from today's St. Louis Post Dispatch, along with a link to an editorial with interesting jumps in logic.
The data from which Smith draws his conclusions are based on a select group. Less than one-quarter of the orders (123 out of 538) agreed to participate in the survey, and of those that did agree, less than half of their members (1,164 out of 2,500) responded to the survey. Without additional information about those who refused to participate in the study, it is simply impossible to estimate the level of victimization.
This leads one to wonder why the Post-Dispatch reported the results of a non-representative survey on the front-page of the Sunday paper. A look at some of the sub-headings of the story is revealing.
The front page subheading states "An estimated 40 pct. were victimized, some by priests, other nuns, survey found." However, nowhere in the article is there evidence for this 40 percent estimate. According to the tables in the article, 18.6 percent of the nuns who responded to the survey reported that they were sexually abused as children, and the majority of these incidents were at the hands of family members. The percentage reporting any instances of sexual exploitation or harassment during their religious life is lower (12.5 percent and 9.3 percent). Thus, the 40 percent claim and its association with "priests and other nuns" appears to be deliberately misleading.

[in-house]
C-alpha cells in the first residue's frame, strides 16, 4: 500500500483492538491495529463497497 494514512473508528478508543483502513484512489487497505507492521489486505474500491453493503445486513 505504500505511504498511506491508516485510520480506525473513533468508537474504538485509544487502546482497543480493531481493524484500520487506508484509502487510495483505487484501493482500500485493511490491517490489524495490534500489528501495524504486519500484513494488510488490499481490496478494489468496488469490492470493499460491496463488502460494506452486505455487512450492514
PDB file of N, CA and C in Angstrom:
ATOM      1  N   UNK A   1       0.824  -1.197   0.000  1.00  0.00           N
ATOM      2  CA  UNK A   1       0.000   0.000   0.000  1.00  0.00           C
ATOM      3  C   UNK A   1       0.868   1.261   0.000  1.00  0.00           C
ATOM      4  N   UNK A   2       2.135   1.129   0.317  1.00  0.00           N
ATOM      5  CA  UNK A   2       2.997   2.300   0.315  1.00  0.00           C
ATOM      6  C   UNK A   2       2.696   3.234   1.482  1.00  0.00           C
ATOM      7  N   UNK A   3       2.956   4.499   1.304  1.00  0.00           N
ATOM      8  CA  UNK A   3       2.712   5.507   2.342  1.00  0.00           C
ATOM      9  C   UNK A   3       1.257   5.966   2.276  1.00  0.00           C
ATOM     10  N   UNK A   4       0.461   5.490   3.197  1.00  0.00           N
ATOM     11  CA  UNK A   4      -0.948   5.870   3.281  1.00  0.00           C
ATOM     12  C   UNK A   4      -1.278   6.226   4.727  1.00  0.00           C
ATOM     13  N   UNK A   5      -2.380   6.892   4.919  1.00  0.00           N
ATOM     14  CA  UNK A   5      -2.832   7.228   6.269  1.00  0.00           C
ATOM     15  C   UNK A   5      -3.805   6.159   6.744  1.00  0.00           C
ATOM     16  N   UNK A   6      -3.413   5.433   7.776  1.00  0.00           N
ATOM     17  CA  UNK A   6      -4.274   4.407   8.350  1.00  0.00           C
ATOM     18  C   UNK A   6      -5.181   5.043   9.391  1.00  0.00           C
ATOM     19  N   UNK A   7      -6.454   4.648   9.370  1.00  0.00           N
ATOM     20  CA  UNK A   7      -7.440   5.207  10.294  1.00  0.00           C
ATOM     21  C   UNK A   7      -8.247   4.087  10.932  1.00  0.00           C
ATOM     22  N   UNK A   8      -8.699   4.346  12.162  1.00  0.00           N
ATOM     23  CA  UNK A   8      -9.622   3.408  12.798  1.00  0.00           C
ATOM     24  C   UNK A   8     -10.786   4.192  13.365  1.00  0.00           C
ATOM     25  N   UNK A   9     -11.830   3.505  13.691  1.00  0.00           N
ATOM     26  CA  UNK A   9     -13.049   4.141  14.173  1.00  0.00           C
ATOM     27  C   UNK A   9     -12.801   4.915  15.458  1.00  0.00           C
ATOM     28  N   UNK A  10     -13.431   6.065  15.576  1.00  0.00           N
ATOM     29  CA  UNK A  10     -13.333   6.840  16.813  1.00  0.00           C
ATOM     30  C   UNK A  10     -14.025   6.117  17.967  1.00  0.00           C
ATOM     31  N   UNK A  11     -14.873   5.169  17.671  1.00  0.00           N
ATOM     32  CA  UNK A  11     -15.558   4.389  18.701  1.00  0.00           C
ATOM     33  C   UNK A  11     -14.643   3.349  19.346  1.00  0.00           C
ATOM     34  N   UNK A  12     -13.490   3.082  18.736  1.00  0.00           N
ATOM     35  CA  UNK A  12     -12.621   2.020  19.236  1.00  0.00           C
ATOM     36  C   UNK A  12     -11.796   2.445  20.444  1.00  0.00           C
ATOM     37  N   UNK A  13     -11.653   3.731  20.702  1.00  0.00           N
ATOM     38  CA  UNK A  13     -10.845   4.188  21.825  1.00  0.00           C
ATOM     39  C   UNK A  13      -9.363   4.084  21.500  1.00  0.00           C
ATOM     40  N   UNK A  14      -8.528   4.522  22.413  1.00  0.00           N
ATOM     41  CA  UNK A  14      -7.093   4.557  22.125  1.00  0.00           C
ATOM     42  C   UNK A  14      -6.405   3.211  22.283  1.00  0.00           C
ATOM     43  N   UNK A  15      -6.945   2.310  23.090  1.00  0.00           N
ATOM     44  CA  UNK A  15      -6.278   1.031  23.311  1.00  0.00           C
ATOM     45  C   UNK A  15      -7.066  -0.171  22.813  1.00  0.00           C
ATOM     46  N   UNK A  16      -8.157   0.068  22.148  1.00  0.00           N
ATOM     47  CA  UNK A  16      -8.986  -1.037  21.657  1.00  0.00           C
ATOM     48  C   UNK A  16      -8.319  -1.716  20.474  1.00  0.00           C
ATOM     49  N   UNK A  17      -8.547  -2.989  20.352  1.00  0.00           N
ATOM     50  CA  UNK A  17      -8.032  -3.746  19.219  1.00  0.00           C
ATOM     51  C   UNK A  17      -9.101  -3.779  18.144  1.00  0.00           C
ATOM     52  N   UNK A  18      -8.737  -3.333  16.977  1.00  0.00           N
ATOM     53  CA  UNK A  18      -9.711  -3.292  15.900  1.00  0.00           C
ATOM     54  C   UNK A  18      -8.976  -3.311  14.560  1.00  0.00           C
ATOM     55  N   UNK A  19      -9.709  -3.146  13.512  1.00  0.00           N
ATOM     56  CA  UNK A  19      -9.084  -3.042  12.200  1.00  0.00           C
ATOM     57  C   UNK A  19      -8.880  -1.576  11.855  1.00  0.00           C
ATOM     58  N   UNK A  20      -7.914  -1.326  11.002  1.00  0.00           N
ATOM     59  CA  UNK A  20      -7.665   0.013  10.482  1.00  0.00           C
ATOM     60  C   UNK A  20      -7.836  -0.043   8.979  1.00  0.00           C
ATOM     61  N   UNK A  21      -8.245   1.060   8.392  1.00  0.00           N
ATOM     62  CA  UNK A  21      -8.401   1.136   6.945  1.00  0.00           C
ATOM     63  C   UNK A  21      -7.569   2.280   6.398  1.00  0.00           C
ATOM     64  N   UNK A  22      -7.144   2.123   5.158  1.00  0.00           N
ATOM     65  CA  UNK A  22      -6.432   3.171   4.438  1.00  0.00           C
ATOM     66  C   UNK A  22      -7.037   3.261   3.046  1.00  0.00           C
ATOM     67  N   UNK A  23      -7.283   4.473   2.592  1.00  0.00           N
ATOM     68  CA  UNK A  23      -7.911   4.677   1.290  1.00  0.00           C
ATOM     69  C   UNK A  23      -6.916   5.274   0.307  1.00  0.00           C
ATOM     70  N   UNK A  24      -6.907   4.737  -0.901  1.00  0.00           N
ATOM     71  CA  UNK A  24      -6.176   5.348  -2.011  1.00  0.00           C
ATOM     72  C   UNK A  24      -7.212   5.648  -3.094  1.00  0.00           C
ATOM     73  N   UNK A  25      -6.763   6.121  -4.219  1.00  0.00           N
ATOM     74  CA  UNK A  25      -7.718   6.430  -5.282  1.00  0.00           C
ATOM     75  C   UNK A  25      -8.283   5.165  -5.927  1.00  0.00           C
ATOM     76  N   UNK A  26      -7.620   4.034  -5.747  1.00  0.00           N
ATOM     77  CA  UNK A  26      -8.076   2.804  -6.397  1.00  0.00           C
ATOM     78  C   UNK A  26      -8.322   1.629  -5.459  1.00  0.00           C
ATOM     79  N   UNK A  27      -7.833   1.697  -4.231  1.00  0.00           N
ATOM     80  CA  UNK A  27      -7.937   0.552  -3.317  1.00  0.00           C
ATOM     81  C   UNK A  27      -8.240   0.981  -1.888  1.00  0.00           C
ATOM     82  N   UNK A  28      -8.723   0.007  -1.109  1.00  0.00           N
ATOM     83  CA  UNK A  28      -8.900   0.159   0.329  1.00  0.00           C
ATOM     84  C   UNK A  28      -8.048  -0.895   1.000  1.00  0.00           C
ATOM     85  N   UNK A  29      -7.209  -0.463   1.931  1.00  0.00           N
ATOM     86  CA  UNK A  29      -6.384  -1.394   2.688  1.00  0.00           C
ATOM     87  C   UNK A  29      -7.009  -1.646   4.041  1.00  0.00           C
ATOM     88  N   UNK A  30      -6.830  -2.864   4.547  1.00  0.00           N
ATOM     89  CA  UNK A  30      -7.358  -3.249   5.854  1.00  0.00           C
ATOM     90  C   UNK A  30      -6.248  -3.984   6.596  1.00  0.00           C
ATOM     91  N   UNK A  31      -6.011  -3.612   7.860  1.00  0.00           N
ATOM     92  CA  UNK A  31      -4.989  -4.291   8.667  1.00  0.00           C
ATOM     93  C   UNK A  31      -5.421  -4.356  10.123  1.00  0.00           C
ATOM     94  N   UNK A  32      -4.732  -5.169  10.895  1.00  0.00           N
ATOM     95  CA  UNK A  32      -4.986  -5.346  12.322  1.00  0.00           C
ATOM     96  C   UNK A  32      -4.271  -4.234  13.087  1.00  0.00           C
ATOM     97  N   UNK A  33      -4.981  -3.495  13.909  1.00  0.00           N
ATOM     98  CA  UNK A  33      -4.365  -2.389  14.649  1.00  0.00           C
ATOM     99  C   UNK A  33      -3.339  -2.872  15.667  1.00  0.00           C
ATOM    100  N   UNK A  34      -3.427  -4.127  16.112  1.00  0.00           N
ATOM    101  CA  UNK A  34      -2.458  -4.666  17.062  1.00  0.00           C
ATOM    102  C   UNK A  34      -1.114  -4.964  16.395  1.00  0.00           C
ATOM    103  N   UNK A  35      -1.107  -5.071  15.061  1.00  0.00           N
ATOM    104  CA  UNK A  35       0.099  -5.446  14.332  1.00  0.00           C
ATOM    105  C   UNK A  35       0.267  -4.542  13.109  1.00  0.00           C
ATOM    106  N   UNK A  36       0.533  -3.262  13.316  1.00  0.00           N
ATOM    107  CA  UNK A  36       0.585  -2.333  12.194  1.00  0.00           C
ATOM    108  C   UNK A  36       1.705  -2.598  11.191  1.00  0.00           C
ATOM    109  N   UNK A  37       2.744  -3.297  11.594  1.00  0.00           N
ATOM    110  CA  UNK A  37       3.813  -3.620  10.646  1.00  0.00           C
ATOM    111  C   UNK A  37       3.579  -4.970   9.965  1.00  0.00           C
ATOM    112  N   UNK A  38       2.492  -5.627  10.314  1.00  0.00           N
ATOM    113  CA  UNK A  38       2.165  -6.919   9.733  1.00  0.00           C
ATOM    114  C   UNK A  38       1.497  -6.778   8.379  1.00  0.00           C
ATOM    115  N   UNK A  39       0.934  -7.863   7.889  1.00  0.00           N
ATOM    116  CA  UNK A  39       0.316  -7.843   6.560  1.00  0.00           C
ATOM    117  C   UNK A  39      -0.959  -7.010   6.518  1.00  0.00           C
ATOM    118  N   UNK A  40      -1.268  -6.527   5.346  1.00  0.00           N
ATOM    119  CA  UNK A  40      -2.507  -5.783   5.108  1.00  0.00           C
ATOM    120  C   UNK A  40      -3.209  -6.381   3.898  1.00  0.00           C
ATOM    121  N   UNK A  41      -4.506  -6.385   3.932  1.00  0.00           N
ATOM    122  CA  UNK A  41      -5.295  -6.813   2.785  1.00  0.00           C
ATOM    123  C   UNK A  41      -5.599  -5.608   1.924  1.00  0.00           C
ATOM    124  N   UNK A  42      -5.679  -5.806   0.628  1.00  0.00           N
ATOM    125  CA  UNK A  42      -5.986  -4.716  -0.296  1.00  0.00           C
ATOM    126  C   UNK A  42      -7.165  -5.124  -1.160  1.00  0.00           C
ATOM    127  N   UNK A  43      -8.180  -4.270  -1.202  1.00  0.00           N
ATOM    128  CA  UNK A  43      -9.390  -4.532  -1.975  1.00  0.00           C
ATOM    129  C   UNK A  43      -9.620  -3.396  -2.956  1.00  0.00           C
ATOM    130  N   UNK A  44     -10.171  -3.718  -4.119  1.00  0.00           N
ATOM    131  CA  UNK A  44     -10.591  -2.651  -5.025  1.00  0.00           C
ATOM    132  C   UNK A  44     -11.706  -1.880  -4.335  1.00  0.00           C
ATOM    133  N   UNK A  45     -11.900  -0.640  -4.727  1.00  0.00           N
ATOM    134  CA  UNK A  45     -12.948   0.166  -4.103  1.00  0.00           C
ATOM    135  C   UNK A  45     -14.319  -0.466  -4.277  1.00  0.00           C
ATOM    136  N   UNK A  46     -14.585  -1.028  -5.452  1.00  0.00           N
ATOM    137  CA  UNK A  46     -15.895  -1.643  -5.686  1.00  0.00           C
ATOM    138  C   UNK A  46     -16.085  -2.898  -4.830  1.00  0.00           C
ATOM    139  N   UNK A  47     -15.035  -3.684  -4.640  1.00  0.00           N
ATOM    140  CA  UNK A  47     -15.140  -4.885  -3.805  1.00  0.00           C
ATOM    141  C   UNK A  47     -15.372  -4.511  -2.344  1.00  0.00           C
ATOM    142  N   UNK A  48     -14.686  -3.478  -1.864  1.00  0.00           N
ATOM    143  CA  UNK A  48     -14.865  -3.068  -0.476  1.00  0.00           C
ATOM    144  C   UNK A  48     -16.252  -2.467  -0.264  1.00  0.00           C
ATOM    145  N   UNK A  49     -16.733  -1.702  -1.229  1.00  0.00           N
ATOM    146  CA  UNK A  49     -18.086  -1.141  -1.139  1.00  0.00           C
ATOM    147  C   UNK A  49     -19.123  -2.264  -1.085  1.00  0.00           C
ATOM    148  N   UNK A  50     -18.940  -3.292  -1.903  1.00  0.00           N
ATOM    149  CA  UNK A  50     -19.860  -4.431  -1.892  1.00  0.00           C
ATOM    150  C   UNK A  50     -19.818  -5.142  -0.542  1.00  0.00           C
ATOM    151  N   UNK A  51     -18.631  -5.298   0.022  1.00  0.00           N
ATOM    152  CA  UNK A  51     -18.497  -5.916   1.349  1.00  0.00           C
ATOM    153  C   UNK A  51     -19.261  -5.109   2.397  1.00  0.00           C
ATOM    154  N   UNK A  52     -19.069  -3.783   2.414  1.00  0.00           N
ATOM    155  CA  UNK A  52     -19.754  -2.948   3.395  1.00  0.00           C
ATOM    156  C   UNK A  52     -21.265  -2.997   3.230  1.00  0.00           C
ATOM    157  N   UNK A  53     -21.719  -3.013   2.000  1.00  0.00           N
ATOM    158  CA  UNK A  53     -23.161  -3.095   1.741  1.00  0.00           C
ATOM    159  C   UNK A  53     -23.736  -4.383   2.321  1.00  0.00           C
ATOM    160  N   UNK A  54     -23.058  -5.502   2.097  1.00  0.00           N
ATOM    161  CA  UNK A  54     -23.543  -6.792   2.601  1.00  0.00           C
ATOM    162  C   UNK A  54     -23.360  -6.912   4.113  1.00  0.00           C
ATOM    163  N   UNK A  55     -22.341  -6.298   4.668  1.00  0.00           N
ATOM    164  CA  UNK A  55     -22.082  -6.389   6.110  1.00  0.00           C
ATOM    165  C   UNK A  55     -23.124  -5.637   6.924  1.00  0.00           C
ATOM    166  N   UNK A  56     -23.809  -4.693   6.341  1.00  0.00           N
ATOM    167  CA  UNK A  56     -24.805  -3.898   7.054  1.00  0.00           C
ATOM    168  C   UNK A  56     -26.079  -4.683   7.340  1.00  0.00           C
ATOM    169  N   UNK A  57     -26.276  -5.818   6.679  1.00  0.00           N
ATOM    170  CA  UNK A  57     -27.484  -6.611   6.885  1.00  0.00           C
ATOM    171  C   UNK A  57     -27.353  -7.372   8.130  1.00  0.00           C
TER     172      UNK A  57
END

Another subheading alleges that the study has been "kept quiet," when in fact, the results had been previously reported in two religious research journals. To attribute one's own lack of awareness to an alleged conspiracy when the research has appeared in print twice is both bizarre and suggestive of serious bias.